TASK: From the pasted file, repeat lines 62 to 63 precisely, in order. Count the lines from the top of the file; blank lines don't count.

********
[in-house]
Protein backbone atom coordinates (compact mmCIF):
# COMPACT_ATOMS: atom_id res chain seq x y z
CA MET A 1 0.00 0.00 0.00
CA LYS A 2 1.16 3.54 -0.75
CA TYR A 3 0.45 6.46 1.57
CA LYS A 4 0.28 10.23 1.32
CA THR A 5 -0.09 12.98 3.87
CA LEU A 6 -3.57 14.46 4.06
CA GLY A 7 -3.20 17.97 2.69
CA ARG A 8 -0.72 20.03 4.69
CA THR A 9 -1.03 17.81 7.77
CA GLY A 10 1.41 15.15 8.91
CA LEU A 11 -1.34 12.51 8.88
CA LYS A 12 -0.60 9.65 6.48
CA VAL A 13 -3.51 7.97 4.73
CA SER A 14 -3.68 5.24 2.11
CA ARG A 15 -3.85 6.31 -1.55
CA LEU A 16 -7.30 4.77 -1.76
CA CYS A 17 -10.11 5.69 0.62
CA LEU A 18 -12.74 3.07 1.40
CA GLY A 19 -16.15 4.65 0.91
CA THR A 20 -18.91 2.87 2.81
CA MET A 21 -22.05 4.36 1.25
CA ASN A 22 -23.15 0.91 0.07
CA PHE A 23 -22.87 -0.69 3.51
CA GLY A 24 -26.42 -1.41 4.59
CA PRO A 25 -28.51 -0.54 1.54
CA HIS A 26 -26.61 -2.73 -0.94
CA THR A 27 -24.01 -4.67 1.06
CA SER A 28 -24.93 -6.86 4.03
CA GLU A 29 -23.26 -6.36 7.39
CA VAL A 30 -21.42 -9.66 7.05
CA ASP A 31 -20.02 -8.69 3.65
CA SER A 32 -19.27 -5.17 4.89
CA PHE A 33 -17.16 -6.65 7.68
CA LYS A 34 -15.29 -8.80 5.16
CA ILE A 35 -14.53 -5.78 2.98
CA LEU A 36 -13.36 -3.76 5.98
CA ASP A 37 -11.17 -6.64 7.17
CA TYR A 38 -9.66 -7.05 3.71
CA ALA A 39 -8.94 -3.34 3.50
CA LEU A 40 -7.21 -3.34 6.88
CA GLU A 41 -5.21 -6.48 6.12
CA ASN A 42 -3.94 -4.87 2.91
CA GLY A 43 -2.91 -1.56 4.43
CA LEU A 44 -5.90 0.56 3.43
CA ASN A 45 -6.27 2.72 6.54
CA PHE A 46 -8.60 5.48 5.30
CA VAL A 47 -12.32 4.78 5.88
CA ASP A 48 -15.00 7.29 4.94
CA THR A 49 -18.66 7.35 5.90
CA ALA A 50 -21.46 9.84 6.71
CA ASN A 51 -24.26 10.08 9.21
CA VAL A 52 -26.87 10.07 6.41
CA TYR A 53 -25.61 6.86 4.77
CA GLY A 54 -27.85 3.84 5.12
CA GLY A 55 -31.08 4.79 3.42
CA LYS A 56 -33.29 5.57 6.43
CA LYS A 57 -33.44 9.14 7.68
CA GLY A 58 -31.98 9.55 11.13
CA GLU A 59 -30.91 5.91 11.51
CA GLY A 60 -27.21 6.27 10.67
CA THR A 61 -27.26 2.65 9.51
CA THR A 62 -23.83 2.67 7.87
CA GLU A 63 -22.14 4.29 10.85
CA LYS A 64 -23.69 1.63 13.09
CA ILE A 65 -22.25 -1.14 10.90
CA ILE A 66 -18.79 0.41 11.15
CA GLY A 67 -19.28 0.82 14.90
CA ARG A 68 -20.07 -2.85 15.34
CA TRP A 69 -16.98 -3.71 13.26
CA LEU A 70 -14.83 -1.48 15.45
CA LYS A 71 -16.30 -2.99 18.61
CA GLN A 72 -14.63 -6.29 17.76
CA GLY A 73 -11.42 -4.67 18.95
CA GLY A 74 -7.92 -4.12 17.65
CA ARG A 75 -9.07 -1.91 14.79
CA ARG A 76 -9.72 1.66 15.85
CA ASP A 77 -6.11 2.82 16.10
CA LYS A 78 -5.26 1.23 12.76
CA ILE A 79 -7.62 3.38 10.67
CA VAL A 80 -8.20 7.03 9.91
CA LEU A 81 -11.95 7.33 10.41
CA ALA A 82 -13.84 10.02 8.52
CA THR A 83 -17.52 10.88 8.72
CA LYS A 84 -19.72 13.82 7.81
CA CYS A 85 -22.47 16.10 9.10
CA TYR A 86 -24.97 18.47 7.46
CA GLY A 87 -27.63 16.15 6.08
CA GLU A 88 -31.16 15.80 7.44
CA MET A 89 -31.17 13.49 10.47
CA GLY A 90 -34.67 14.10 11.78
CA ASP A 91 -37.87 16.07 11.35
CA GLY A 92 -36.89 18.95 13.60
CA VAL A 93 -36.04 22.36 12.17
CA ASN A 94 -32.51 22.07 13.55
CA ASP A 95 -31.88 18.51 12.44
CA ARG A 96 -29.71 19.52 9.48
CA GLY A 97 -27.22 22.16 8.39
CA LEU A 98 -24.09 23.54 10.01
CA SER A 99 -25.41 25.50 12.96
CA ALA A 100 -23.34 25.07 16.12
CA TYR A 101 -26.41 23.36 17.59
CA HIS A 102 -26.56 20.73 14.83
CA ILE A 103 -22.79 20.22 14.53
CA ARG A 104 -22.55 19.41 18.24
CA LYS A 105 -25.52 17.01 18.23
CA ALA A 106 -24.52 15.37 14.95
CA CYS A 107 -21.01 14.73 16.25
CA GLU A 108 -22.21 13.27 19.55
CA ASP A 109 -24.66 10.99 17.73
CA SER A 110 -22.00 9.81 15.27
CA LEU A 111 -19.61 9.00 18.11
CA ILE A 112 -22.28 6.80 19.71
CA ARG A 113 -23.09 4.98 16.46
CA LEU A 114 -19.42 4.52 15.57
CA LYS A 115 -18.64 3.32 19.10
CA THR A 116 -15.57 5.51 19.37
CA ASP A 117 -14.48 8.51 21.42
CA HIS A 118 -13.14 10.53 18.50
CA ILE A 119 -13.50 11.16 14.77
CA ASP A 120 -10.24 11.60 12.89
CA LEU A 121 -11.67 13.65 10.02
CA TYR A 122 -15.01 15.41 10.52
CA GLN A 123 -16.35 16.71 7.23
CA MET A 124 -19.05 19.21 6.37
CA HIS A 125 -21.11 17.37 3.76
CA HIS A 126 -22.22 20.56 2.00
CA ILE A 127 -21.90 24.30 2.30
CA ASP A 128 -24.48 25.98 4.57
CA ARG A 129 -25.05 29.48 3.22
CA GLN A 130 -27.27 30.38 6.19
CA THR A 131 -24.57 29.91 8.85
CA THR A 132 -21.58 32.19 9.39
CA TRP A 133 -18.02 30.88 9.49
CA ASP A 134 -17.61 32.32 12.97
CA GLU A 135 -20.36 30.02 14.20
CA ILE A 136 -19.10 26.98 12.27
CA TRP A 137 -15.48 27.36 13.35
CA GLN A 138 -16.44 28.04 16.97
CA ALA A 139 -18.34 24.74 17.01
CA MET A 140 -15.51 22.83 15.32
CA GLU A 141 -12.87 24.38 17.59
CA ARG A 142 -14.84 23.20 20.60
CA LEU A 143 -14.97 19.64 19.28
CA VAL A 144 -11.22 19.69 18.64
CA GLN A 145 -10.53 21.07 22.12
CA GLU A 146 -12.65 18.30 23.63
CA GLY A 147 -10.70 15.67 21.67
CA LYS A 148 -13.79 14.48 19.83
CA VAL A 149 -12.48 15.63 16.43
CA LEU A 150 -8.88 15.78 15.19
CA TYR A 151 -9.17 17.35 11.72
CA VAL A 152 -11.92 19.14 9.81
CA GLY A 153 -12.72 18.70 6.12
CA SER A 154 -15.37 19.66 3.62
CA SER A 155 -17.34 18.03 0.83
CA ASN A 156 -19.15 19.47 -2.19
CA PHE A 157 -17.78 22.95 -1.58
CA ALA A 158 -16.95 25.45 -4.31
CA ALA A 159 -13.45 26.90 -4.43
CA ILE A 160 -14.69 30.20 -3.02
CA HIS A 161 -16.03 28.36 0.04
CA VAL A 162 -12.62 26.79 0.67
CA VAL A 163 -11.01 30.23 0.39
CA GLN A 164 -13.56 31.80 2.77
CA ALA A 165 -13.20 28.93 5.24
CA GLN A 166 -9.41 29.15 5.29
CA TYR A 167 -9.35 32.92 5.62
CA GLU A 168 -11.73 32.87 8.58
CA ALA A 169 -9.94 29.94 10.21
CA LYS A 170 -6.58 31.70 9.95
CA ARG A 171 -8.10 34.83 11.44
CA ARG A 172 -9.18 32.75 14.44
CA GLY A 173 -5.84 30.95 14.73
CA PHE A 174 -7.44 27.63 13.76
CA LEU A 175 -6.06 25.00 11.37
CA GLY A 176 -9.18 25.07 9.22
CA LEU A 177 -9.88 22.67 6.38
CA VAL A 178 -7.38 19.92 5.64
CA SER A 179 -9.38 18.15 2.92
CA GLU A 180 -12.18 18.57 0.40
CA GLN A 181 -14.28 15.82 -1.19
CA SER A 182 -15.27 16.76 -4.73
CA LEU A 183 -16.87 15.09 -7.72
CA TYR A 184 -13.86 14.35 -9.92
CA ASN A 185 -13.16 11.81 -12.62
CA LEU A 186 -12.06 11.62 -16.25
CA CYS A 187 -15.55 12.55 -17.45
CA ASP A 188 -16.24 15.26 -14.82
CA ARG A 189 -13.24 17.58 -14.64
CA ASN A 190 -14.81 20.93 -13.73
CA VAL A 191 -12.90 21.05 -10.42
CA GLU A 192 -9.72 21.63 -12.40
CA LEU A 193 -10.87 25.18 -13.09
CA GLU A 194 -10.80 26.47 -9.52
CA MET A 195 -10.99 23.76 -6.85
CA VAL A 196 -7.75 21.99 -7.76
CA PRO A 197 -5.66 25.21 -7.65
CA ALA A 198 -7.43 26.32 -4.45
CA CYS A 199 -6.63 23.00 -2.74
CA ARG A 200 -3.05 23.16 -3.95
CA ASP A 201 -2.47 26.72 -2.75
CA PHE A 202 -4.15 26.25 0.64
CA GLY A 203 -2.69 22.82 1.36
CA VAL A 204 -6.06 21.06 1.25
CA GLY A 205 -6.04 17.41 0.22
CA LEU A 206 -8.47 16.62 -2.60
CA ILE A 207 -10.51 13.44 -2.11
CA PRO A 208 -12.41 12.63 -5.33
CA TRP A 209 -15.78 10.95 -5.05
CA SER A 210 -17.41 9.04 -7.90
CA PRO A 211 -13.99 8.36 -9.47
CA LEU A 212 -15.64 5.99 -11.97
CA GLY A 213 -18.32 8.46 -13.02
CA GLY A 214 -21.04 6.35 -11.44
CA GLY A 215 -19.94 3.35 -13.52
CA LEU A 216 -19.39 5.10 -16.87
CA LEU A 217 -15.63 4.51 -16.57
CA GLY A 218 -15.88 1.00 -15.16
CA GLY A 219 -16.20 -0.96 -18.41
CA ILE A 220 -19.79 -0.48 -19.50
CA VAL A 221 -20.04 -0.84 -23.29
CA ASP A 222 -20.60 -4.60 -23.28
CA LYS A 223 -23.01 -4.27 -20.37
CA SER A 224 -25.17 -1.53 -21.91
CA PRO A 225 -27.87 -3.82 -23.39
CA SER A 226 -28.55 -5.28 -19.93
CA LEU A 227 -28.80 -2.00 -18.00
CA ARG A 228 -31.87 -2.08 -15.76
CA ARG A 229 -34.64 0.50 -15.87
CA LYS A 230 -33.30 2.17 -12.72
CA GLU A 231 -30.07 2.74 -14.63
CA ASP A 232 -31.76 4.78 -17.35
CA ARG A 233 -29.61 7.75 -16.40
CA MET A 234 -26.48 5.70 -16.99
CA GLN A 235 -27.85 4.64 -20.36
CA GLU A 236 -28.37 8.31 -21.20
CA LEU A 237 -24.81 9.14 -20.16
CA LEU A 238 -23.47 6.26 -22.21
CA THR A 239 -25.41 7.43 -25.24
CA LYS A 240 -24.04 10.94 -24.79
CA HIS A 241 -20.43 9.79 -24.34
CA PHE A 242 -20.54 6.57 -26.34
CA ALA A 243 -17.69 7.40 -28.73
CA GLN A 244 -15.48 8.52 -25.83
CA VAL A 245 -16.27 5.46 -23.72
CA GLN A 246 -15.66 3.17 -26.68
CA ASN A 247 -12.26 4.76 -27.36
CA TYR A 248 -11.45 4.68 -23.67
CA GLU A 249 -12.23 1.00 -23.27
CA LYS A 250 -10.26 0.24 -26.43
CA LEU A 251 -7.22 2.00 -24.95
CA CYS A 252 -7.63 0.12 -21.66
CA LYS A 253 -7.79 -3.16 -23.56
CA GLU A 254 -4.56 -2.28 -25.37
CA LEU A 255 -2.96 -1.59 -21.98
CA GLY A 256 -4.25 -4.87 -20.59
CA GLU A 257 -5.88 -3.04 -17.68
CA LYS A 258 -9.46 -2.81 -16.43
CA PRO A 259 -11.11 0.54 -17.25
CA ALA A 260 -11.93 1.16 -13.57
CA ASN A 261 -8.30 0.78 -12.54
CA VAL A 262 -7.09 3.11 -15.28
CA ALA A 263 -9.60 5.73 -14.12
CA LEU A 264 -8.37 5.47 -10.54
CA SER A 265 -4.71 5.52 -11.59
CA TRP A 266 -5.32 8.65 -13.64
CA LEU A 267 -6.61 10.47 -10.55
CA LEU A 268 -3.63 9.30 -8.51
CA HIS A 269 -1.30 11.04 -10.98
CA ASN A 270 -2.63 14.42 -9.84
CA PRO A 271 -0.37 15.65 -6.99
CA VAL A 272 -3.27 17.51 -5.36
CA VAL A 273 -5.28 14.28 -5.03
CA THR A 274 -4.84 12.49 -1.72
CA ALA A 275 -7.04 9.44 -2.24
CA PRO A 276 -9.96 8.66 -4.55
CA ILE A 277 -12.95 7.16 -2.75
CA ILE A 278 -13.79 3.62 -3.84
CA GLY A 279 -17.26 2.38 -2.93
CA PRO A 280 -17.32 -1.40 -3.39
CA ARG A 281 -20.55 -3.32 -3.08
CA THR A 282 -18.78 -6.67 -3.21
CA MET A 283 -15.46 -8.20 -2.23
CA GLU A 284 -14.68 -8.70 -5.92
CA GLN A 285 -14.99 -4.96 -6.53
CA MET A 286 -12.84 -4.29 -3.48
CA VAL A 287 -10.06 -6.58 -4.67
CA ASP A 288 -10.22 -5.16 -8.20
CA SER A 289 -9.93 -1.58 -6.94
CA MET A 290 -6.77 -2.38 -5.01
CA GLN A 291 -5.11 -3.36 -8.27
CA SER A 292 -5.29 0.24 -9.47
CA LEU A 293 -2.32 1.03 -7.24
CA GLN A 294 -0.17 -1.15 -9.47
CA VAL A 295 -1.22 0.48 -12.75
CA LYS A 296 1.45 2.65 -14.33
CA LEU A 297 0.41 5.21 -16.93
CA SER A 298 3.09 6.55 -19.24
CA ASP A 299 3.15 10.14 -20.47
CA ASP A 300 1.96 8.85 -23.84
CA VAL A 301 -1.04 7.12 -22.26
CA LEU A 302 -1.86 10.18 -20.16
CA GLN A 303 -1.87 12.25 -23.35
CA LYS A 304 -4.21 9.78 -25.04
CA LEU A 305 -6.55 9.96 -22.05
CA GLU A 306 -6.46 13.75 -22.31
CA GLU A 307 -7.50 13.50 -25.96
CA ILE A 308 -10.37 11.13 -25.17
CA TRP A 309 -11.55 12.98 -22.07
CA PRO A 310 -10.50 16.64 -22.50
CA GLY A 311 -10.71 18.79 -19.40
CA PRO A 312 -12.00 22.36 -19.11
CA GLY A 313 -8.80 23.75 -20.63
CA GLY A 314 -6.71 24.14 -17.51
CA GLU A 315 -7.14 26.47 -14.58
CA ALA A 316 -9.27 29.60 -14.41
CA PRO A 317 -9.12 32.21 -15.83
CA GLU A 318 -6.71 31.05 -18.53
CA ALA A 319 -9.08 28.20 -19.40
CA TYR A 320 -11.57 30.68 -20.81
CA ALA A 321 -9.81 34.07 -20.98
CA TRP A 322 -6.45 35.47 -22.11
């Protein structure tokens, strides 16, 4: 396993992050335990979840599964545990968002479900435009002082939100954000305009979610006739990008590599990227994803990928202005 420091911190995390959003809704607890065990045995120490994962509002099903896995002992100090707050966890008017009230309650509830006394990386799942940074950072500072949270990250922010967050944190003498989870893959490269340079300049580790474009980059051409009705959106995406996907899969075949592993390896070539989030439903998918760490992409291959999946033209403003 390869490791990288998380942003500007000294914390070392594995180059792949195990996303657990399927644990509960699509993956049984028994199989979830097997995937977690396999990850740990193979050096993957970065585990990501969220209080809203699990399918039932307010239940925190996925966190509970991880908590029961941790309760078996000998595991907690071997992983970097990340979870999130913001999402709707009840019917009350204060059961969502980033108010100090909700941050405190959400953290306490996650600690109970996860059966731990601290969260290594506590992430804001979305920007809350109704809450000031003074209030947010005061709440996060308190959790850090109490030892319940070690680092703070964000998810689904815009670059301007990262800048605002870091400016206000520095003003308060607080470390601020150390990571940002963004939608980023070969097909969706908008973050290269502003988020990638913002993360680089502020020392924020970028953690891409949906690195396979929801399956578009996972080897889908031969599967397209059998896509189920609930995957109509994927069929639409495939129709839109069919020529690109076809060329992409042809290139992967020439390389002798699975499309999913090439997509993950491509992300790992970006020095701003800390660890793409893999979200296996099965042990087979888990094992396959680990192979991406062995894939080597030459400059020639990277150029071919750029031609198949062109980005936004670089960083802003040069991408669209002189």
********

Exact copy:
CA GLU A 59 -30.91 5.91 11.51
CA GLY A 60 -27.21 6.27 10.67